Some SGI members may not recognize his name, but much of our work in human rights over the last 20 years has been built upon John Ruggie’s vision, imagination, determination, and political skill.
John G. Ruggie, a Harvard professor who developed the U.N. Global Compact and its Guiding Principles on Business and Human Rights (UNGPs), died on Thursday, September 16, at age 76.
Ruggie was a professor at Harvard’s Kennedy School of Government. From 1997-2001, he served as United Nations Assistant Secretary-General for Strategic Planning, a post created specifically for him by then Secretary-General Kofi Annan. His areas of responsibility included assisting the Secretary-General in establishing and overseeing the UN Global Compact, now the world’s largest corporate citizenship initiative; proposing and gaining General Assembly approval for the Millennium Development Goals; and broadly contributing to the effort at institutional reform and renewal for which Annan and the United Nations as a whole were awarded the Nobel Peace Prize in 2001. In 2005, Annan appointed Ruggie as the UN Secretary-General’s Special Representative for Business and Human Rights, tasked with proposing measures to strengthen the human rights performance of the global business sector. In June 2011 the UN Human Rights Council, in an unprecedented step, unanimously endorsed the UNGPs that Professor Ruggie developed through extensive consultations, pilot projects and research. The UNGPs, dubbed the “Ruggie Principles,” celebrated their 10th anniversary this year.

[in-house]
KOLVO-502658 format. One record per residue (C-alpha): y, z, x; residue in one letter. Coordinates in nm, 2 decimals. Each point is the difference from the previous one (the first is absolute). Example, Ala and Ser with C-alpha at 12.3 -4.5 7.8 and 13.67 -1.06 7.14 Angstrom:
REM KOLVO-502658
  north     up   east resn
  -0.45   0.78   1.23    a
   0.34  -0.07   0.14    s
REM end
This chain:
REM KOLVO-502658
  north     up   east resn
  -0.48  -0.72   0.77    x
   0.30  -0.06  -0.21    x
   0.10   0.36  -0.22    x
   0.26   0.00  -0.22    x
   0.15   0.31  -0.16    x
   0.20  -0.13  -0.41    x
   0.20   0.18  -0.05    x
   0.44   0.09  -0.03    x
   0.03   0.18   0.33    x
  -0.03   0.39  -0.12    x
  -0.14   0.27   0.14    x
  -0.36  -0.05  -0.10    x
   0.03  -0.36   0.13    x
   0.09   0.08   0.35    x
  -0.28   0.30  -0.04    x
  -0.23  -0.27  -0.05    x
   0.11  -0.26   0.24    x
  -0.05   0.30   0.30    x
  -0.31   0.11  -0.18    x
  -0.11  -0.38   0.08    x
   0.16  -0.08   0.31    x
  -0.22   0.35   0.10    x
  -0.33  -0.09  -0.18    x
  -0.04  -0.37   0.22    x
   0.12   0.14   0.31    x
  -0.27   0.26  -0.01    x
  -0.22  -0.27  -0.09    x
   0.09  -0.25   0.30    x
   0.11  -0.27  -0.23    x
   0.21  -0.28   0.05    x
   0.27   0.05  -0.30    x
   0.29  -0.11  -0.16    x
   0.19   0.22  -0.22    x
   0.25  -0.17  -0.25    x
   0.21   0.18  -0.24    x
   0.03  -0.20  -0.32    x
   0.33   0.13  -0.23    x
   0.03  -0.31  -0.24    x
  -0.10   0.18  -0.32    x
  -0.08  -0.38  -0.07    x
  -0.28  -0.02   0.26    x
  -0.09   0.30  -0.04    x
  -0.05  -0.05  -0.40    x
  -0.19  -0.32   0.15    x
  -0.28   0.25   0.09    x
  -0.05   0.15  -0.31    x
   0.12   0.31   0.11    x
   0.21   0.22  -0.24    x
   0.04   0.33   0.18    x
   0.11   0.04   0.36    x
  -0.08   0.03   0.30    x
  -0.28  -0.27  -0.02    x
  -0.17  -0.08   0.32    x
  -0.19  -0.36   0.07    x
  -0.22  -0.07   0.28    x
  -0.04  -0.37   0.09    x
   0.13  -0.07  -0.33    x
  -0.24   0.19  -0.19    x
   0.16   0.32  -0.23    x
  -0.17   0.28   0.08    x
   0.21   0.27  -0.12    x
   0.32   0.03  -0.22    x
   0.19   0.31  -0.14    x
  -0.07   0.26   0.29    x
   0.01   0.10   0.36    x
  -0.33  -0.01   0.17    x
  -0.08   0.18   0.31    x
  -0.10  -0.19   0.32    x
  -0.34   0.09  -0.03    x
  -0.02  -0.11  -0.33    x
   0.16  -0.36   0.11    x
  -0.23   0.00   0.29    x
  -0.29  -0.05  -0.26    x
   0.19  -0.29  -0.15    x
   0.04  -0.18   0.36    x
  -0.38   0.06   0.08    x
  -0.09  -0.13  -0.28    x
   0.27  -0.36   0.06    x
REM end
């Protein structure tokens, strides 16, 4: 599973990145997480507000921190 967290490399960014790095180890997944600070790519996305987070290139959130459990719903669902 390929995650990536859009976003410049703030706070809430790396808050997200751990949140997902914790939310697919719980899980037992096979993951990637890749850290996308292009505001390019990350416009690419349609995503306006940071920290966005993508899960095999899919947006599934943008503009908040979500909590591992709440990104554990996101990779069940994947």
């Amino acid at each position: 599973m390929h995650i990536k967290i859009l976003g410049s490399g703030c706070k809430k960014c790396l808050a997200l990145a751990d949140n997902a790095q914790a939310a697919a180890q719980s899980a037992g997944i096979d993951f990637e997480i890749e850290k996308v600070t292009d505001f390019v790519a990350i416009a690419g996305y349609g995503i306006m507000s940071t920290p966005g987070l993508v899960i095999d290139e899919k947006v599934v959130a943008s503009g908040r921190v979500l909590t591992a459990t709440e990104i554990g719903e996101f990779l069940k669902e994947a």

I’d recommend reading these tributes to his work:
- Salil Tripathi on John Ruggie’s Legacy
- In Memory of John G. Ruggie
- John Ruggie, architect of the UN Guiding Principles on Business and Human Rights
- In Memory of John G. Ruggie: Tribute by Bennett Freeman
- ICCR statement